He is describing the battle even as constables Pramod Singh, Raj Bahadur and Baljit Singh are writhing in pain, heavily sedated and tired from the questioning by their superiors.

The soldier is also trying, in another section of the hospital, to speak above the noise of an electric saw that is cutting planks of plywood to be nailed as lids to the coffins into which the cut-up bodies of his comrades have been dumped after being wrapped in white sheets and tied by nylon strings.

“There were some 1,400 or 1,500 of them,” whimpered the constable. “I saw women, maybe a hundred or more and Maoist commandos who wore black dungarees.” The “Maoist commandos” were on a large hillock adjoining the road to its right just in front of which a Mine Protected Vehicle (MPV) with only the driver was blown up. Those on the hillock had the maximum firepower.

“They fired more than 20,000 rounds, I would say,” he said, waving his hands with his fingers splayed to depict a deadly shower.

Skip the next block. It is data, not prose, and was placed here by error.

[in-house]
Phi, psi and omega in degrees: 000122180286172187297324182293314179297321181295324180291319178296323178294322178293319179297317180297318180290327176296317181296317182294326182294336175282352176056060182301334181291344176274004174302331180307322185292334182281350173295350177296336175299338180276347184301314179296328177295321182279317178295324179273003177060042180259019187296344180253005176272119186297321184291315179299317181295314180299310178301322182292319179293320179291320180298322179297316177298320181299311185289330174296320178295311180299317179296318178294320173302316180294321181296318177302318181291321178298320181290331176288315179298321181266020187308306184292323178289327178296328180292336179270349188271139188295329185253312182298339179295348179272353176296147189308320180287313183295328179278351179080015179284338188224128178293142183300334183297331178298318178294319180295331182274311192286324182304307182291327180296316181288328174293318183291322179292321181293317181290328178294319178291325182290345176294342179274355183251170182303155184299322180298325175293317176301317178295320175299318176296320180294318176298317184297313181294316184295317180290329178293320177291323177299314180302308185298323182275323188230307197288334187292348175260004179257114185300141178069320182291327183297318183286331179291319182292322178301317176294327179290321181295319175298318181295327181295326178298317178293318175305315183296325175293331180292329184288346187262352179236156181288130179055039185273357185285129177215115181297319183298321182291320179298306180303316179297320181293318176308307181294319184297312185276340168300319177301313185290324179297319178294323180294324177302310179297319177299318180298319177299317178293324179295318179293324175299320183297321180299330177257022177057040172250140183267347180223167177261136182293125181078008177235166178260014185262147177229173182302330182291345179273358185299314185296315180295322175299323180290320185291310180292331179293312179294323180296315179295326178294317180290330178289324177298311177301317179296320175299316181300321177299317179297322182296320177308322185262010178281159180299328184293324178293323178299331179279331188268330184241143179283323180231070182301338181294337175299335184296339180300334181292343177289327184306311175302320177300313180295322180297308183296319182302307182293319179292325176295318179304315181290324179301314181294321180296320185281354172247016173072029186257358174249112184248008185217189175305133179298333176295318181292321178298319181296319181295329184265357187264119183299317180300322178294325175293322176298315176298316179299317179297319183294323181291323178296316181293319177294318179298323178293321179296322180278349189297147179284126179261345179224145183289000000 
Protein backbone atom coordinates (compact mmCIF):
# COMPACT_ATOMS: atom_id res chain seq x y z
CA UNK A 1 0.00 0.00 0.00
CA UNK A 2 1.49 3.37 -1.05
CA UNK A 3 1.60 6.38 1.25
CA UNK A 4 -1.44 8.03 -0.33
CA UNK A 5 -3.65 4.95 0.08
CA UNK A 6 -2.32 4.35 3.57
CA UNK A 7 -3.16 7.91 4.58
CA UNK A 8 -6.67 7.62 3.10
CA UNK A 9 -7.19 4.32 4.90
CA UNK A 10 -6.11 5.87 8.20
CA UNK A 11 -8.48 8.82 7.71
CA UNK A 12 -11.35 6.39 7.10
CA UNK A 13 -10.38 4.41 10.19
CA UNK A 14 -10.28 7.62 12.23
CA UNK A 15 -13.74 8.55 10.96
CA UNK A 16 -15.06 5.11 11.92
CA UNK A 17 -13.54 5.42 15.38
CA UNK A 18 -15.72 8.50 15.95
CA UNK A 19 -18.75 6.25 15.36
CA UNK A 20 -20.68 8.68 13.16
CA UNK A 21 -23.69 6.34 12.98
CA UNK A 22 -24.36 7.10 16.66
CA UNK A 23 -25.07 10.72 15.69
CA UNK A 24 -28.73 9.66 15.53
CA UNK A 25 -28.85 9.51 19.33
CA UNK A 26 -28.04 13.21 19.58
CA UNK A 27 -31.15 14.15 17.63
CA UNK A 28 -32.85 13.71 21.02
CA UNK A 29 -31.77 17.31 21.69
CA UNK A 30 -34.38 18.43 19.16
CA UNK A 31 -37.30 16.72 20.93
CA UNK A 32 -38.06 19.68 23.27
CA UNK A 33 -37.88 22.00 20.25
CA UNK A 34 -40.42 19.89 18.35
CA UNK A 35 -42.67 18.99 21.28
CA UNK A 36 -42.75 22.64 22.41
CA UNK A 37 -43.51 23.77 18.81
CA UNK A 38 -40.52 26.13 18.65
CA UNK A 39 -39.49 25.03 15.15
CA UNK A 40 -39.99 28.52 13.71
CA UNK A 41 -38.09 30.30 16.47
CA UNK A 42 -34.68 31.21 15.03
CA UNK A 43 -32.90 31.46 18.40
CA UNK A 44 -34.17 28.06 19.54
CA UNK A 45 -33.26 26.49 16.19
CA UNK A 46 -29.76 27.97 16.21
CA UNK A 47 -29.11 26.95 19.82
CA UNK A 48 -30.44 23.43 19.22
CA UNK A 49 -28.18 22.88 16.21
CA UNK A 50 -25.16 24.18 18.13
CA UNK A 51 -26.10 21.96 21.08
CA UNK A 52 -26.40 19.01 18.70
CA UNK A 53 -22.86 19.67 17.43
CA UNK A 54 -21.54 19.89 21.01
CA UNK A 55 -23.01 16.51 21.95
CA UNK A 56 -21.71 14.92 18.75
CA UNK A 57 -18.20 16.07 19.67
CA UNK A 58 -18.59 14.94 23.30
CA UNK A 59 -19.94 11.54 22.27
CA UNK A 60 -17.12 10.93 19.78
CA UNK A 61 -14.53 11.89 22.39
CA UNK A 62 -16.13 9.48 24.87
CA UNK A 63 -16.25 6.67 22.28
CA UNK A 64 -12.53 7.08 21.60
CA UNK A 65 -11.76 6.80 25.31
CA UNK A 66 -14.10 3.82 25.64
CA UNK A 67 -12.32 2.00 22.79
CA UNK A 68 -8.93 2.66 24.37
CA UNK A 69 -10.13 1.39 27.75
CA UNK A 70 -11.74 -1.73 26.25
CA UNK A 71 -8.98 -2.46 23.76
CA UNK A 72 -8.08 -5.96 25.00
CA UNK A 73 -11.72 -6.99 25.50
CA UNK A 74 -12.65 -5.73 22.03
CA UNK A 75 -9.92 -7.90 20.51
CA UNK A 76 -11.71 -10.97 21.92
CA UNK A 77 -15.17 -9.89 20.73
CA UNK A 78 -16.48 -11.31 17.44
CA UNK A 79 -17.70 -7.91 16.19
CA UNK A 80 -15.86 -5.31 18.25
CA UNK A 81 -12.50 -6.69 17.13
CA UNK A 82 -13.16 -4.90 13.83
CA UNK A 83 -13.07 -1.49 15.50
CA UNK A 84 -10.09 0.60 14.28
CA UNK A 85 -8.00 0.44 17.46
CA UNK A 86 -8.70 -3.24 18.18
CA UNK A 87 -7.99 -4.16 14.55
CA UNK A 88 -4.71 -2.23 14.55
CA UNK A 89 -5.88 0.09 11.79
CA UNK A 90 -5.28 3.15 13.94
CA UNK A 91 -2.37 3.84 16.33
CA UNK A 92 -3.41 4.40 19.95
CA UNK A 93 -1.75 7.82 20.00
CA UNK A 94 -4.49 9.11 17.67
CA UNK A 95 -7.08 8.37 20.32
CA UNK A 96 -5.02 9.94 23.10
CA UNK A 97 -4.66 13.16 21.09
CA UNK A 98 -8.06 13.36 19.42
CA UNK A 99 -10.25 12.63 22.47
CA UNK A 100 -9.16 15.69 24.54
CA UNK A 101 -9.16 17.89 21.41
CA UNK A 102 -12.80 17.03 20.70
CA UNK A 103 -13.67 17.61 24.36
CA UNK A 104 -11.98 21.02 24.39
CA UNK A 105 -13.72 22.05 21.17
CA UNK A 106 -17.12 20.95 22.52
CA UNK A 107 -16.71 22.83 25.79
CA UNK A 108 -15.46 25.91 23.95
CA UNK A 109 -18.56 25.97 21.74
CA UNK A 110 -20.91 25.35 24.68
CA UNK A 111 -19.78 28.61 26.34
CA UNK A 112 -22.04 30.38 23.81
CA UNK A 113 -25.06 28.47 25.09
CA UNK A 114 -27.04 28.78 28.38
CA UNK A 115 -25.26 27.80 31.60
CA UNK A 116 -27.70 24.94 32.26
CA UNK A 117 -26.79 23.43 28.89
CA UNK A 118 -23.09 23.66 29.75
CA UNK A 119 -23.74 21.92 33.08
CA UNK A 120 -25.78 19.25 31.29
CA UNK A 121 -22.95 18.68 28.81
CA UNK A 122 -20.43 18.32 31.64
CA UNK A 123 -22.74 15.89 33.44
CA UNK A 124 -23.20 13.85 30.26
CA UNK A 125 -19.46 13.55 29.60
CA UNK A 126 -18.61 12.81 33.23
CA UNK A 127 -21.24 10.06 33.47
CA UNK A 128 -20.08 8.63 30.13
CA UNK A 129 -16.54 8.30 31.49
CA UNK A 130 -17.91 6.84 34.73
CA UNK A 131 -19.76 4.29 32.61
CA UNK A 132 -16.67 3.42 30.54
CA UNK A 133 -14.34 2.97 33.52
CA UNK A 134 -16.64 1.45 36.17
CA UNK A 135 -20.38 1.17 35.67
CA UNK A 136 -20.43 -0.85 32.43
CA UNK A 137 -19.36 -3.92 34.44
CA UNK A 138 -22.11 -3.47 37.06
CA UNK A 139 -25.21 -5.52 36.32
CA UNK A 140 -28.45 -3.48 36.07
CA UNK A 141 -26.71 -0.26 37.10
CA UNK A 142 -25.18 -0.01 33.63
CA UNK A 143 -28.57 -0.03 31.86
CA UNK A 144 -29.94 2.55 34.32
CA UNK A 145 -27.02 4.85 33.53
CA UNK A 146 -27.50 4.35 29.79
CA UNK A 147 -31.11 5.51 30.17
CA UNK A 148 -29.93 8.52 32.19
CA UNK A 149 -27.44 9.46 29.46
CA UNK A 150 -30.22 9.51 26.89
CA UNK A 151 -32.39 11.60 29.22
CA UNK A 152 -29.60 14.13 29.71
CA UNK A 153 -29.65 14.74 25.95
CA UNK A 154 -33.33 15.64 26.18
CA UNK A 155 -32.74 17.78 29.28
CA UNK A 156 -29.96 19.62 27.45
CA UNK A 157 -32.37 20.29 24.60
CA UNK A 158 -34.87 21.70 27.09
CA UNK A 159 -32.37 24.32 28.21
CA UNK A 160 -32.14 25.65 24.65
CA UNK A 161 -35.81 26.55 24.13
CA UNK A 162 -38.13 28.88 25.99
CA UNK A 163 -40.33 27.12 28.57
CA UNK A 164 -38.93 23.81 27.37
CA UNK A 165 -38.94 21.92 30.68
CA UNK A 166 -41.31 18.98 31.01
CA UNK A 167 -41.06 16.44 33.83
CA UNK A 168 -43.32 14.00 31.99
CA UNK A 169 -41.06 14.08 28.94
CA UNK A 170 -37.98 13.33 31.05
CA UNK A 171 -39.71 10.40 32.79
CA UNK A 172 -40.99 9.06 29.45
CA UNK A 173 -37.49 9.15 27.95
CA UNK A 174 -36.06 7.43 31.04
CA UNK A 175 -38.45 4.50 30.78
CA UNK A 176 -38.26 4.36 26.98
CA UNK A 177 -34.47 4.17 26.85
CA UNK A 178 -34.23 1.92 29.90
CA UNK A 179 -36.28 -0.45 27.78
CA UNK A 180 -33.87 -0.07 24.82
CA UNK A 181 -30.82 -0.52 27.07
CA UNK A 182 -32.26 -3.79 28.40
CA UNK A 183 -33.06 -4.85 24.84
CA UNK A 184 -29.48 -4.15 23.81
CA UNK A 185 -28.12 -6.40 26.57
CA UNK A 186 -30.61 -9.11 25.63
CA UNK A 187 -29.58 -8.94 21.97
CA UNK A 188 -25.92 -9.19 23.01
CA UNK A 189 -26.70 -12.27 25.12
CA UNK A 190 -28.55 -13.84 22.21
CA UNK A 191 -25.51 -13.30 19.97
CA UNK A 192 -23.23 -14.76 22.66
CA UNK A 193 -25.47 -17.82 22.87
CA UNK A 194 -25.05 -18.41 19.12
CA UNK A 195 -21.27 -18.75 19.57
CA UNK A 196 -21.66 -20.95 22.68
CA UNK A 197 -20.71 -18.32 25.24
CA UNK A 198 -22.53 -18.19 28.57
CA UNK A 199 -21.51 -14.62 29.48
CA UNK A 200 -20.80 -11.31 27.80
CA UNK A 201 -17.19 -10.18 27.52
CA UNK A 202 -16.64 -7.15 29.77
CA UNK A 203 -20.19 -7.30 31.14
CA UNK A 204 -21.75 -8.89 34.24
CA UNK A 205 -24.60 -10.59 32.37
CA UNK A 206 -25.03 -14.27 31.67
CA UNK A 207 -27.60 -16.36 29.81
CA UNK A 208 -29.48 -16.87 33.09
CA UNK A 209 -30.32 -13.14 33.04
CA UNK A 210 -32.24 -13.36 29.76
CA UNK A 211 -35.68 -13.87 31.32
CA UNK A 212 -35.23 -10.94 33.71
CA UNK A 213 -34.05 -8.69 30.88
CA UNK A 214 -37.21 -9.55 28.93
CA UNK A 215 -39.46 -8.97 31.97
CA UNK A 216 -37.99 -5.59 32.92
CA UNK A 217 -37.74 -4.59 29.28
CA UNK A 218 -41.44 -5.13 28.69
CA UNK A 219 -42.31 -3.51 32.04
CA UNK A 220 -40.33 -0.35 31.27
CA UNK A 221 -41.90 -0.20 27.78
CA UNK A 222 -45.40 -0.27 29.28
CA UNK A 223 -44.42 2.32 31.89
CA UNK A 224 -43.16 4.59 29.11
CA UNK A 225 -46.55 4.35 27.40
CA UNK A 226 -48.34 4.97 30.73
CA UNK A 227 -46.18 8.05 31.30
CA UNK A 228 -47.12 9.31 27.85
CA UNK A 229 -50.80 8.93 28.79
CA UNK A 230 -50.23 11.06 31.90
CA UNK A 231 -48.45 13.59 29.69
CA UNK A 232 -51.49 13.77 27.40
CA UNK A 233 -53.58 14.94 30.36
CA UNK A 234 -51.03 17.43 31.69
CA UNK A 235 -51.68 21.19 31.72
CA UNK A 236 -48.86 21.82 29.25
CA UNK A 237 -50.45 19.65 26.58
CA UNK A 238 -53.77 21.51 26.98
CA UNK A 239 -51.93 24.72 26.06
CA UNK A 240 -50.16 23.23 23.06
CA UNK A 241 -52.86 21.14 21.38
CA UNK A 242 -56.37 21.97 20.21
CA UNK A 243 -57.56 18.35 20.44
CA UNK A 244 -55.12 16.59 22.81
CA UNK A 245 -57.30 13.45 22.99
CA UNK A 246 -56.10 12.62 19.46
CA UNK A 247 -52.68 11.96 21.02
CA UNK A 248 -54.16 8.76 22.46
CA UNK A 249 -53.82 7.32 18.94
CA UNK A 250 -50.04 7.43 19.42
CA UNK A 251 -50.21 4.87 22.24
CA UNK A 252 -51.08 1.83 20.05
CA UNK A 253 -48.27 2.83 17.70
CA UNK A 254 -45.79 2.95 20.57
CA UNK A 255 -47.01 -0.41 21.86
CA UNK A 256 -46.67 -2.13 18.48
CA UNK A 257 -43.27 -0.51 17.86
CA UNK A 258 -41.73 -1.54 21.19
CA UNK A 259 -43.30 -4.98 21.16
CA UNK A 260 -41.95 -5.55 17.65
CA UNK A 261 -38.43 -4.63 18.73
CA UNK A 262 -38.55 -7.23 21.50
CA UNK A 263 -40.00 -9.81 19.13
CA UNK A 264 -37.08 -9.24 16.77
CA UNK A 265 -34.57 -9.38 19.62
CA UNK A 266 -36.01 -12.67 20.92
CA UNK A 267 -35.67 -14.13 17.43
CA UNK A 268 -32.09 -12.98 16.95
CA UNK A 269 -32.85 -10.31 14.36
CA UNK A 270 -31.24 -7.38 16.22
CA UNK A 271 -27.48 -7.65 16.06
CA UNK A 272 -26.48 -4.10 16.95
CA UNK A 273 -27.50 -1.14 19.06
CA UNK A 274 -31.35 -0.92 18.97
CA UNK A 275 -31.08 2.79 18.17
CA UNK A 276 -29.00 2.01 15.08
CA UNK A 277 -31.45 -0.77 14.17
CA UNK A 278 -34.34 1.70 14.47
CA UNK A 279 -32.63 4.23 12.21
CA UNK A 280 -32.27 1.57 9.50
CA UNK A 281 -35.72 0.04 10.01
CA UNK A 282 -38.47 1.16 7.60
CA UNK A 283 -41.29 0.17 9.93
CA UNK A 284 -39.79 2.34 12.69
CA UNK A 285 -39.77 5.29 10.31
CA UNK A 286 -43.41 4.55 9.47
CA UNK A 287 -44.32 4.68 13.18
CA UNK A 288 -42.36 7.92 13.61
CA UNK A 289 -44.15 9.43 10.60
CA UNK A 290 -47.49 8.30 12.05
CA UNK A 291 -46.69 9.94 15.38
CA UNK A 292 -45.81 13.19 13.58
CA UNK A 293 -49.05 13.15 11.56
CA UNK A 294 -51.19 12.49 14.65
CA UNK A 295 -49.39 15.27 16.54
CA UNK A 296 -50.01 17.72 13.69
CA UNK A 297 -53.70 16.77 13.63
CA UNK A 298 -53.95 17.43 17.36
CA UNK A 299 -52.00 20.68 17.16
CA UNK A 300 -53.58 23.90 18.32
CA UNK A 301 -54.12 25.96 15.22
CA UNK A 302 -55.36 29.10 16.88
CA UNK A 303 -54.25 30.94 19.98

The survivor said he saw “500 or 600” in black dungarees. He called them commandos. But they may not have been so.

The Maoist outfit does draw a distinction between members of the Peoples Liberation Guerrilla Army (PLGA), that is better trained and more heavily armed, and the Peoples’ Militia.

These statistics are doubtful. In a battle, the defeated often exaggerate the strength of the victors. Also, in the fog of a firefight in which the narrator of the story was trying to save himself, an imprecision can creep into the account. But here he is, a trained soldier, after all, who has been with his battalion, the 62nd, in these jungles for more than a year now.

Asked the name of the MPV driver, the choking man said: “What to say of him now.” But they were mostly from the same region of western Uttar Pradesh.

In the mortuary, where the post-mortems are over and the bodies have been bundled and tied in sheets of white and dumped into the plywood boxes, the coffins have computer printouts stuck on the sides:

• No.0635183583 Constable Satender Singh s/ (son of) Shri Jising Yadav; village Nagala Birbal; Farukhabad (UP)

• No.0725267475 Constable Navneet Kumar s/ Suresh Kumar; village Raipur Phoonea; p. Aurangabad, dist Bunoor (UP)

• No.035023602 Constable Manoj Kumar Pandey s/ Tribhuwan Pandey; vill Janinkataghar, P.S. Nizamabad, district Azamgarh (UP)

• 085180388 Constable Rajesh Kumar s/ Ram Saran Singh vill Birahimpur, PO Bibiya Jalalpur, P.S. Gursahai Garhi, dist Kannauj (UP)

• 040080271 Constable Sachin Kumar; P.S. Khaskhounda, dist Meerut (UP)

• 045023007 Constable Udaiveer Singh, vill Nagla Bansarabad, dist Mathura